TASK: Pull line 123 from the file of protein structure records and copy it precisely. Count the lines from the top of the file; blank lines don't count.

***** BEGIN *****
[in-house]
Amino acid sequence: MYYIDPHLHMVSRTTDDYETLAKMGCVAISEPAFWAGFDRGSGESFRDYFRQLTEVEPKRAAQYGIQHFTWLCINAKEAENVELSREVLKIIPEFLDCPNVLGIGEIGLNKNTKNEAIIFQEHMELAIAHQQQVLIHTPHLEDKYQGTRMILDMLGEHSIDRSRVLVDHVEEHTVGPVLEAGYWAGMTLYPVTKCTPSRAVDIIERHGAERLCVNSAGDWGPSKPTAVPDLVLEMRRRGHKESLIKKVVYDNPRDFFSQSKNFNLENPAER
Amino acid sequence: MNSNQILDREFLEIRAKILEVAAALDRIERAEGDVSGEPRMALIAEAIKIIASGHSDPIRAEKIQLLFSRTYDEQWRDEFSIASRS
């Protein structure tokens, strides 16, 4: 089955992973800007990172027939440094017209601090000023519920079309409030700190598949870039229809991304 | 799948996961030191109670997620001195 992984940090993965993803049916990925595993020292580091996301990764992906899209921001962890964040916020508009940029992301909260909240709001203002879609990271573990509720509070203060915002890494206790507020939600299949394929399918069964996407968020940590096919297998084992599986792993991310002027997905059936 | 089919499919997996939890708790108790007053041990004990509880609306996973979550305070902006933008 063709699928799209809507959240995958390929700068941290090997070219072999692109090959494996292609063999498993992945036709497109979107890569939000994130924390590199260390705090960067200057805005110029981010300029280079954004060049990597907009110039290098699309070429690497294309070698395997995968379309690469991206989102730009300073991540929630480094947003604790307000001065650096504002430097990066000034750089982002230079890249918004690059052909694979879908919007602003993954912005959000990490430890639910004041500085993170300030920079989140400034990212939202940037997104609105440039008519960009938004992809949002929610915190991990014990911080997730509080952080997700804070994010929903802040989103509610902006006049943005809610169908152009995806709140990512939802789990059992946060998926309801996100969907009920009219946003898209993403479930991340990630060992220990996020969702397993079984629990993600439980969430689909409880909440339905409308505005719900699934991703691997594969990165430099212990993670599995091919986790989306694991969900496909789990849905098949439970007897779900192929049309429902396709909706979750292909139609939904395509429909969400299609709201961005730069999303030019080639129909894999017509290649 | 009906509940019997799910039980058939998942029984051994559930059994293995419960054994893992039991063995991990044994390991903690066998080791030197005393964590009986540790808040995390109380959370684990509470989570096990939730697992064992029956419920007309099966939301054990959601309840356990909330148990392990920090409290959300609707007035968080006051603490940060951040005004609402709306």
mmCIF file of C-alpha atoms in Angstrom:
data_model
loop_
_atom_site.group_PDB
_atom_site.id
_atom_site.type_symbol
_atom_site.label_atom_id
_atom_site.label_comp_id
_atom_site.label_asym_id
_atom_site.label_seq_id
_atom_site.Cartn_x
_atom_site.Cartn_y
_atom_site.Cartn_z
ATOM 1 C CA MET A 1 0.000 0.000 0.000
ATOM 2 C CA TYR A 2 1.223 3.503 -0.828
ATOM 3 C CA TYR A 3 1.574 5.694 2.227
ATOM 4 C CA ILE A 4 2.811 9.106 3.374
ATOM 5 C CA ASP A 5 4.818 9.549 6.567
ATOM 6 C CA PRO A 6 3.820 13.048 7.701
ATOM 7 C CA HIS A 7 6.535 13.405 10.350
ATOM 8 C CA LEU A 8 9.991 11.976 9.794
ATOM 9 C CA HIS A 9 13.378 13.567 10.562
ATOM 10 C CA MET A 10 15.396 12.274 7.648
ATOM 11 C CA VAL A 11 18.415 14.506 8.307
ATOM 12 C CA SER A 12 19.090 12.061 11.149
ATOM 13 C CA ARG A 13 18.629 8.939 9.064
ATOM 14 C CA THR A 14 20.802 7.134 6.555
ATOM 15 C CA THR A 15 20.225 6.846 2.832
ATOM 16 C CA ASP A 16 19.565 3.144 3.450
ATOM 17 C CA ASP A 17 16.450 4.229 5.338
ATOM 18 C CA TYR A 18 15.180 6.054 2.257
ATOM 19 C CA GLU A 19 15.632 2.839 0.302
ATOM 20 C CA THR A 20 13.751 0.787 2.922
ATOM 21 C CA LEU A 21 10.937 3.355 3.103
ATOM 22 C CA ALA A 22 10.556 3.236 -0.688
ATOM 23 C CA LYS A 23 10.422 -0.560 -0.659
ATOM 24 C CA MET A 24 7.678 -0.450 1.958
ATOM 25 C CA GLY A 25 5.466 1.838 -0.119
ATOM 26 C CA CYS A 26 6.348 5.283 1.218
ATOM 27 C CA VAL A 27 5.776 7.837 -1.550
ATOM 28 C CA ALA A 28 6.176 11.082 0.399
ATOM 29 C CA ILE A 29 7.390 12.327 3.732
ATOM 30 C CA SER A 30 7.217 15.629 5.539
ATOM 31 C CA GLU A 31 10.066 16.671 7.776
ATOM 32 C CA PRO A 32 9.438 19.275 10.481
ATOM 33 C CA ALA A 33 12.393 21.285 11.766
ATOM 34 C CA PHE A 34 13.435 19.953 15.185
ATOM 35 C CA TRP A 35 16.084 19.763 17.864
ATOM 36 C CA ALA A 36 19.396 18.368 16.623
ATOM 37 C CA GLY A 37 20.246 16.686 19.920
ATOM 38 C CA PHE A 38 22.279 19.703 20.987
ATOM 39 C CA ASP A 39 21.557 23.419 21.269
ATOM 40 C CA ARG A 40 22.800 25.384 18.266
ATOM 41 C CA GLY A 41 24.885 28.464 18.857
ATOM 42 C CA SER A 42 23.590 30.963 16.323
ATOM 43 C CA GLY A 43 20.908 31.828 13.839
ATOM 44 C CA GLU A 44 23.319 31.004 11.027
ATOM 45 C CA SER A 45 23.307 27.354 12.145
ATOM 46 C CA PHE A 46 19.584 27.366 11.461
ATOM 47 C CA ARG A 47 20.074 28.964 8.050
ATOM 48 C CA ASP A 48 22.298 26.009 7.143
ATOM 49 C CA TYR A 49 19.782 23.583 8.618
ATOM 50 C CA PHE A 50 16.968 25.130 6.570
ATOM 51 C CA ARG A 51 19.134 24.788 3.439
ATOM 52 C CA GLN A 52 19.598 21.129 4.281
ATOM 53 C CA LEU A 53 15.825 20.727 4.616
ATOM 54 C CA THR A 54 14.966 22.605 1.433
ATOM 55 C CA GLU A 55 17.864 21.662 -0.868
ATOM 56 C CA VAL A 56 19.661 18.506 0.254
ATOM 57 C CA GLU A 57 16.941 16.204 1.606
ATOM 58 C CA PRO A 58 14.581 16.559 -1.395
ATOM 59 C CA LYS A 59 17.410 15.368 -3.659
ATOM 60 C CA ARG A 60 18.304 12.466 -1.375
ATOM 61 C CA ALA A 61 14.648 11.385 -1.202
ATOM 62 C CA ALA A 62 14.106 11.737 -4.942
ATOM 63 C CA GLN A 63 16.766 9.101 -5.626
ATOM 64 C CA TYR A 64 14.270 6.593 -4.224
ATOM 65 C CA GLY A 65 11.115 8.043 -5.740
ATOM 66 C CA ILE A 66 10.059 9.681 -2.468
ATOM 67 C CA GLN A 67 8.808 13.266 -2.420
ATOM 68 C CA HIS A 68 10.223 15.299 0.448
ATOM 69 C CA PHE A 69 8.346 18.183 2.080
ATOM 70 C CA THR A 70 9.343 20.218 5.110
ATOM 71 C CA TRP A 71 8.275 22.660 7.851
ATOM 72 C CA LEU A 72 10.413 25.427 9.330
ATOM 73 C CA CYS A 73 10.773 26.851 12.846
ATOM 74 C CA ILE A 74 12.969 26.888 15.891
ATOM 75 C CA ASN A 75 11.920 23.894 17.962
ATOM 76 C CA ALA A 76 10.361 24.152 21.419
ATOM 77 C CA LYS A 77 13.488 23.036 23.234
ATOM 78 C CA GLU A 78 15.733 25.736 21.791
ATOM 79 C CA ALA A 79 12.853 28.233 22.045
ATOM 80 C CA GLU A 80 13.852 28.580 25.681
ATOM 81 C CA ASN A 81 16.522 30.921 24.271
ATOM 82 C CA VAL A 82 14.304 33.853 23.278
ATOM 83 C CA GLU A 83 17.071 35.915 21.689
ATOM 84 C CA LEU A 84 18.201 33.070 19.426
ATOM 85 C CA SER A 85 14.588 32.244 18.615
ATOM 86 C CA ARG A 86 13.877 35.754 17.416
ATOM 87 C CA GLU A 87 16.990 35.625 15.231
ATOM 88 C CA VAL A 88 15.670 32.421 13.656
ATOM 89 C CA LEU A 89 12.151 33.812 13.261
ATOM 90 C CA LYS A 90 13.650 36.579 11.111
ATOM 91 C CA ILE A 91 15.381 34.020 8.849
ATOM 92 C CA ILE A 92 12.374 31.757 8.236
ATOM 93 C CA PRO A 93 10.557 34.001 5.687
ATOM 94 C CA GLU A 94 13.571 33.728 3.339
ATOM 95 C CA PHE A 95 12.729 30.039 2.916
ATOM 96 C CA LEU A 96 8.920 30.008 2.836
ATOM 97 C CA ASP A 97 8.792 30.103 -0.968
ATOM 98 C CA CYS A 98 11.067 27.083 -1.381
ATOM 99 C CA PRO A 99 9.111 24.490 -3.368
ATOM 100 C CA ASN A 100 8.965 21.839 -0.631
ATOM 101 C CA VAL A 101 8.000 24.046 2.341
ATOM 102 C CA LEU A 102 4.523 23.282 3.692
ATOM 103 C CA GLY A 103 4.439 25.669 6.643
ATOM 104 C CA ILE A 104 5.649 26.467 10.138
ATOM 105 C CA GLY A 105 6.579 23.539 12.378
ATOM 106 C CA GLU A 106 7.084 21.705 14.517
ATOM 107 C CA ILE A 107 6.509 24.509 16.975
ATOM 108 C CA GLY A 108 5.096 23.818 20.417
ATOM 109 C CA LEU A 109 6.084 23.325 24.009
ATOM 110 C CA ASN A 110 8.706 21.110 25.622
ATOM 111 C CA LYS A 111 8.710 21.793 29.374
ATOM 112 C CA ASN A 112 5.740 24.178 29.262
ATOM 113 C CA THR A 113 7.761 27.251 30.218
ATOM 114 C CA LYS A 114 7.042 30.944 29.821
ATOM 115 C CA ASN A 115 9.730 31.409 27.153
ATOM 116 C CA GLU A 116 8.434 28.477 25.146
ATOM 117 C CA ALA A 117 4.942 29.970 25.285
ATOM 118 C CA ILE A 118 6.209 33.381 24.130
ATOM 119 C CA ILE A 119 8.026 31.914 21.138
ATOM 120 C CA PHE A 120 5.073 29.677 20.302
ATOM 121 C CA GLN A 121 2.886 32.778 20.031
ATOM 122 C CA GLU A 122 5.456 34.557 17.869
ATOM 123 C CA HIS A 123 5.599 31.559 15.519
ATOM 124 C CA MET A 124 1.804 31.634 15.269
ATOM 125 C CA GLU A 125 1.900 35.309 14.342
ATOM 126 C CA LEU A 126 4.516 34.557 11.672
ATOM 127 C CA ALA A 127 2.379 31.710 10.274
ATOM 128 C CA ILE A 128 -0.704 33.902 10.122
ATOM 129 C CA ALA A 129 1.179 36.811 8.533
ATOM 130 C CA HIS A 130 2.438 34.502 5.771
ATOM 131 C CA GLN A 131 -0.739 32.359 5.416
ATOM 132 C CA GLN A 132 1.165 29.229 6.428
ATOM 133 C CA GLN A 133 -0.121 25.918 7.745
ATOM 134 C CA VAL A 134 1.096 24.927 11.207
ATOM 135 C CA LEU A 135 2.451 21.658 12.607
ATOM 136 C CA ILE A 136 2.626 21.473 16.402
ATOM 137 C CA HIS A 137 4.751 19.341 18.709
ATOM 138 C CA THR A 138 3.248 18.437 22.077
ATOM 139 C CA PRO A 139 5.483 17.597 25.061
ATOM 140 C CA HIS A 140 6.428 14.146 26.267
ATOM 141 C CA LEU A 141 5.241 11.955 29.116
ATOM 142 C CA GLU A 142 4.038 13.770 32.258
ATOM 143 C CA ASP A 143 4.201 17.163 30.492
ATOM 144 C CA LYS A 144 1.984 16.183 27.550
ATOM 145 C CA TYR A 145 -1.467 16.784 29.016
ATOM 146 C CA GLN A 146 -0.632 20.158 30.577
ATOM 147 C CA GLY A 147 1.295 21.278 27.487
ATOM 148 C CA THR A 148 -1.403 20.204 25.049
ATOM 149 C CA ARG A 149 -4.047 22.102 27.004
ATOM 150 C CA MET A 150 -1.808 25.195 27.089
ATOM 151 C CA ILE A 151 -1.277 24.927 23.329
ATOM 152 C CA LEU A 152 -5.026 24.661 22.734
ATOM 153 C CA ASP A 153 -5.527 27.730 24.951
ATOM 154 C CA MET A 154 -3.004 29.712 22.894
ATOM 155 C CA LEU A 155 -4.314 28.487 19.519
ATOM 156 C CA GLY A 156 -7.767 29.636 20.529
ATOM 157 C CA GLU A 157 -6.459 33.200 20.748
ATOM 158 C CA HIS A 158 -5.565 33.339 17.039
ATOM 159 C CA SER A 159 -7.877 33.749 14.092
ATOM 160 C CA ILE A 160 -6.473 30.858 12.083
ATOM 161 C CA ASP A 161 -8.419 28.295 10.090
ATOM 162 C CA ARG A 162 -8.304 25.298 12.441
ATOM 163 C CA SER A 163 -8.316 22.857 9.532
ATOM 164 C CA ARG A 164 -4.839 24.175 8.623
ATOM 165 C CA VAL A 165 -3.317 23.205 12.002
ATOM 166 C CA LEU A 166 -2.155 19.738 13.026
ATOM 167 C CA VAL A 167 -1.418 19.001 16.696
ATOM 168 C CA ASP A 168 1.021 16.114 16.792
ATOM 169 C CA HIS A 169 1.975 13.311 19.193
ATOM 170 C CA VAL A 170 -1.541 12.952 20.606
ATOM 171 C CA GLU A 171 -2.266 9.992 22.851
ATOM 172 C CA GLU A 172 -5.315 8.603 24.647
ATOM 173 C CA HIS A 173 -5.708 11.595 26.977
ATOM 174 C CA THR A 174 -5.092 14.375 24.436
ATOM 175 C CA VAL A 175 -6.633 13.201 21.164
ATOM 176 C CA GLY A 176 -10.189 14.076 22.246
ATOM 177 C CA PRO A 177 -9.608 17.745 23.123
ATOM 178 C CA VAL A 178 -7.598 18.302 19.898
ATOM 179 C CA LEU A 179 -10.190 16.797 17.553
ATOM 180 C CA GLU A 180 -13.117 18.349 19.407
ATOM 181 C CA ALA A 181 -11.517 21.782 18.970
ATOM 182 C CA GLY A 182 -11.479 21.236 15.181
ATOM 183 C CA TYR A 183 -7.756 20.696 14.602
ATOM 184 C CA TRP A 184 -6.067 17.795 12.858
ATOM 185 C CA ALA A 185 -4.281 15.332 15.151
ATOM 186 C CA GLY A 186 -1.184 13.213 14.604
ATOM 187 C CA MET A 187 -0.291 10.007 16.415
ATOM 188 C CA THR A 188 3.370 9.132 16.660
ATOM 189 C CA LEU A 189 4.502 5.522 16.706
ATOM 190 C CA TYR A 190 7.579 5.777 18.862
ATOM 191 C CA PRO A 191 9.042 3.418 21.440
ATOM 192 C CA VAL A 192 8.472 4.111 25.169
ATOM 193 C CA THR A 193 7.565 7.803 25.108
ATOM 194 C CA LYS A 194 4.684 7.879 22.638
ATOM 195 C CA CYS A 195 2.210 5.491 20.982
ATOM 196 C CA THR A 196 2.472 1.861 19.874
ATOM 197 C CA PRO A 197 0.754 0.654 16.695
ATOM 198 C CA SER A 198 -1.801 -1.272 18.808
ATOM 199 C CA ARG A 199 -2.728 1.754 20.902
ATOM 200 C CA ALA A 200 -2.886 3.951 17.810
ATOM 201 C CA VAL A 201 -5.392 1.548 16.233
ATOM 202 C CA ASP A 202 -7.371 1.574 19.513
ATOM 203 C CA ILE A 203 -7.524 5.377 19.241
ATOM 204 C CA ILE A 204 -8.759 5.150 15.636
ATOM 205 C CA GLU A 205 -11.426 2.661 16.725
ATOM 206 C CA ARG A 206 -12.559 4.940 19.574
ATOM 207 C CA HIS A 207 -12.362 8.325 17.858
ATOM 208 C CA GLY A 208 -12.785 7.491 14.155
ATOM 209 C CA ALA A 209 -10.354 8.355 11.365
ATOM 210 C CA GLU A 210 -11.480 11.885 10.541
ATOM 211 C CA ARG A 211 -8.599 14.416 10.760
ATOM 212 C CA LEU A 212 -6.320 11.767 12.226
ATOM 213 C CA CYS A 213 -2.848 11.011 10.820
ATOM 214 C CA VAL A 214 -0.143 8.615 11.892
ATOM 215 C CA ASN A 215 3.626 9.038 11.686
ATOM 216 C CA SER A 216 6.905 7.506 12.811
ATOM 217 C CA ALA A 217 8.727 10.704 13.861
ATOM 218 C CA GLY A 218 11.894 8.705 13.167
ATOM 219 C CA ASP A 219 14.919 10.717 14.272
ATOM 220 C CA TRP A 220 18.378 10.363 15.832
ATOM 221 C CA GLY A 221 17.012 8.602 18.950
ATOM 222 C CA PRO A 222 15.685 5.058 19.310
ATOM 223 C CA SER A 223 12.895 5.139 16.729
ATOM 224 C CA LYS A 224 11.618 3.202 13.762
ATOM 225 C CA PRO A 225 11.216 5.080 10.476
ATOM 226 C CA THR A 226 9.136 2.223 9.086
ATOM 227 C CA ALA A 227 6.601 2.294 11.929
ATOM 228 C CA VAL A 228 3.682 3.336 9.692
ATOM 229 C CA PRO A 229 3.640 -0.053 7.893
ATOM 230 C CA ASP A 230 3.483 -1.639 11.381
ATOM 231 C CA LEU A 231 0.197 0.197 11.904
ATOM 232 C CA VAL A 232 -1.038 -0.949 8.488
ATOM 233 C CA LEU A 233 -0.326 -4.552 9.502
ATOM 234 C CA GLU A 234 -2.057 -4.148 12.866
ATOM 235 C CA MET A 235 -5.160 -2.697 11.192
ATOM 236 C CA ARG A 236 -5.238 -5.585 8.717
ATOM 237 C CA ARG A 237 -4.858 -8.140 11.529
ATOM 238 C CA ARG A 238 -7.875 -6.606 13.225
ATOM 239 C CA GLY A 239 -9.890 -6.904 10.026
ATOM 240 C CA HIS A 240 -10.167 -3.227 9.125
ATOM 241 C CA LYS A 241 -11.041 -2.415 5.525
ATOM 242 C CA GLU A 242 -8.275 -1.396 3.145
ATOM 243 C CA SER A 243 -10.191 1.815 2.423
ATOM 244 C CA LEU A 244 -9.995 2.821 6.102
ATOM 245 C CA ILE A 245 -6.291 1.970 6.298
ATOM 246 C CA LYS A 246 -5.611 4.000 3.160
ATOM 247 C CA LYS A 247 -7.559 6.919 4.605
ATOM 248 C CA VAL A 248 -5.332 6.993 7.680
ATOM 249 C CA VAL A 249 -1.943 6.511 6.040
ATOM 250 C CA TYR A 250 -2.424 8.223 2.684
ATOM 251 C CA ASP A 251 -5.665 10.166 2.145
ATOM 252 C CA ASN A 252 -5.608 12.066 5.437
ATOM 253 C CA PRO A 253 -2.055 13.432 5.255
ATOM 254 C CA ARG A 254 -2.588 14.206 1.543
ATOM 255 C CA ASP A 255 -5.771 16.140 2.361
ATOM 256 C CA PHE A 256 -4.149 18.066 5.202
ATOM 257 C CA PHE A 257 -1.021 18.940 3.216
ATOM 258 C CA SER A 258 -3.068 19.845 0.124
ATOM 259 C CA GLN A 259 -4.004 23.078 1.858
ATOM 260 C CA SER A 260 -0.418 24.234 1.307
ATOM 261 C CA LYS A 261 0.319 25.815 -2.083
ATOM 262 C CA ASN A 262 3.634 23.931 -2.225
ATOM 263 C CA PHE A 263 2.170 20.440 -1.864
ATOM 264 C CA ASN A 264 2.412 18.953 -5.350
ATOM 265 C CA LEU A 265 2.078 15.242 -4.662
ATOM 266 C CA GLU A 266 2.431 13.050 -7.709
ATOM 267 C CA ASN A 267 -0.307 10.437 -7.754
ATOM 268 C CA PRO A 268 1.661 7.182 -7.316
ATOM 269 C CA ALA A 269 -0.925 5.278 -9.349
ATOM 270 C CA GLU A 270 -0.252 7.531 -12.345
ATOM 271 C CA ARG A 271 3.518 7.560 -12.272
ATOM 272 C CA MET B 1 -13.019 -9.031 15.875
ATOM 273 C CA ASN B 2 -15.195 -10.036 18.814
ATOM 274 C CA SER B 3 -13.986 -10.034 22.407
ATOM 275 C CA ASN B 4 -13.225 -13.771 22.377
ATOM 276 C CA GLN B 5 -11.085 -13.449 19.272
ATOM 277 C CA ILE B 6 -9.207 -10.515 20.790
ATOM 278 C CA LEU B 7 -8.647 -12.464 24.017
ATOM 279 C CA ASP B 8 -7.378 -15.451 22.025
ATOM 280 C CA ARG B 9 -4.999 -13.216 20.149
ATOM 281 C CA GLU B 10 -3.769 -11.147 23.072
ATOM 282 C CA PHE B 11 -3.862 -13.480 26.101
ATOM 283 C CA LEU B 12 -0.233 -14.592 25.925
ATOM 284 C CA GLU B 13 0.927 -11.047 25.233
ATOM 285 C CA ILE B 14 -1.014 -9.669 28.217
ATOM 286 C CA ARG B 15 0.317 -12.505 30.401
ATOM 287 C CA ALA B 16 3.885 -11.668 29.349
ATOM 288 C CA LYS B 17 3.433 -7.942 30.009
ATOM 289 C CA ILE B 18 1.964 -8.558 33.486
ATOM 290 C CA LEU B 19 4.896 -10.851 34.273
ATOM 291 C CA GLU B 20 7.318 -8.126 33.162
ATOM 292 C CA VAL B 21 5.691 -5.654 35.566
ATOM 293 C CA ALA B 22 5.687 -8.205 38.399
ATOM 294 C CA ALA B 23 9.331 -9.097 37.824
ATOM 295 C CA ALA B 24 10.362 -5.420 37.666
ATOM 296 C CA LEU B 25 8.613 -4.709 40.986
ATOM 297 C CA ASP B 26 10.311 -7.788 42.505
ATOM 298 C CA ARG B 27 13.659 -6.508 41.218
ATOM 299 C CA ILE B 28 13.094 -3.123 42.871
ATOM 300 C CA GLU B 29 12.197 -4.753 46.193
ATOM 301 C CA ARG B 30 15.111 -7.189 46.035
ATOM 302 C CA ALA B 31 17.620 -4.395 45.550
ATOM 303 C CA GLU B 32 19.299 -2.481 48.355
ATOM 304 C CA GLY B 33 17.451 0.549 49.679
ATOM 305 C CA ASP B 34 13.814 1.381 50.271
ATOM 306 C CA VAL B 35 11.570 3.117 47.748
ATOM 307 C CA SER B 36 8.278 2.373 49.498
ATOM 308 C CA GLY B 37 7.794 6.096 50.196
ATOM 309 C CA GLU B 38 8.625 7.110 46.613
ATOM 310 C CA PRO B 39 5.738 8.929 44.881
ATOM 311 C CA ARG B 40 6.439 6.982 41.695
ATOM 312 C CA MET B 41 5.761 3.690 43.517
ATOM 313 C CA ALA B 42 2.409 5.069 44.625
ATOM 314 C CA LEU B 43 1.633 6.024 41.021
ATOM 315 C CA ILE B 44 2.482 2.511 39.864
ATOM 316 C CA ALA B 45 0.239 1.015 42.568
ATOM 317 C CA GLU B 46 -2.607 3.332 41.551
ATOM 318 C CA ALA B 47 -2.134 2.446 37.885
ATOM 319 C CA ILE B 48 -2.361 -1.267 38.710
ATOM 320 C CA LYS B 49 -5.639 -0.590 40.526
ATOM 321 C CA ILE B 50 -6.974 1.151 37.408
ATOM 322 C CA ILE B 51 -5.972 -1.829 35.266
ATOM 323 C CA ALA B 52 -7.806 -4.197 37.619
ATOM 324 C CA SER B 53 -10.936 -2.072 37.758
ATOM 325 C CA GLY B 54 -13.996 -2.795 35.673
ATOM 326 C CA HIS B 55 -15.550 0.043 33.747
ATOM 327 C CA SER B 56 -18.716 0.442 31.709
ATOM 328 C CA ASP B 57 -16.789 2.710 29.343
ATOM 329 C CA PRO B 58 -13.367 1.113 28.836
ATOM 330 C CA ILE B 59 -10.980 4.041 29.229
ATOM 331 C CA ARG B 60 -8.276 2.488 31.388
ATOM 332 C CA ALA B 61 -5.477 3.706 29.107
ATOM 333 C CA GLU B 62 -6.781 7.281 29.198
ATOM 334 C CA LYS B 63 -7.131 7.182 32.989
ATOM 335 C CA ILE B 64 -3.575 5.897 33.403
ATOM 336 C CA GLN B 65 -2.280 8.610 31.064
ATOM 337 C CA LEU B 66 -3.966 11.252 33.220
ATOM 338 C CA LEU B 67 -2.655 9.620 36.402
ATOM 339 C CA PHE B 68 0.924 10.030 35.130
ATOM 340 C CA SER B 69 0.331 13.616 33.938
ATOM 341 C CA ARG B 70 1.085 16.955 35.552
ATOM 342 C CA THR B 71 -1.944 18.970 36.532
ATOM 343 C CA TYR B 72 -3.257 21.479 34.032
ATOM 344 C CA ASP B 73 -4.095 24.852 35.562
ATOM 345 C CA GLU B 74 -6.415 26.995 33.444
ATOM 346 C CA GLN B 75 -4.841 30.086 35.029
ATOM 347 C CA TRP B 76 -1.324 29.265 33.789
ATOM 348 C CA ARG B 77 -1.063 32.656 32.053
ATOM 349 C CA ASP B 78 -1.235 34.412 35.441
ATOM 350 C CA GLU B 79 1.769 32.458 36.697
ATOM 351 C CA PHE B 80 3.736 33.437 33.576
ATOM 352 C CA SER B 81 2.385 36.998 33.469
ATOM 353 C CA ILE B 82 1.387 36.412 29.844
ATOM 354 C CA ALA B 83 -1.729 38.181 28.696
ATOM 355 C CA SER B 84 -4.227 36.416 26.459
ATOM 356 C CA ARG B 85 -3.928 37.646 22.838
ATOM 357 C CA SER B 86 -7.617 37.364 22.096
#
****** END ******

ATOM 106 C CA GLU A 106 7.084 21.705 14.517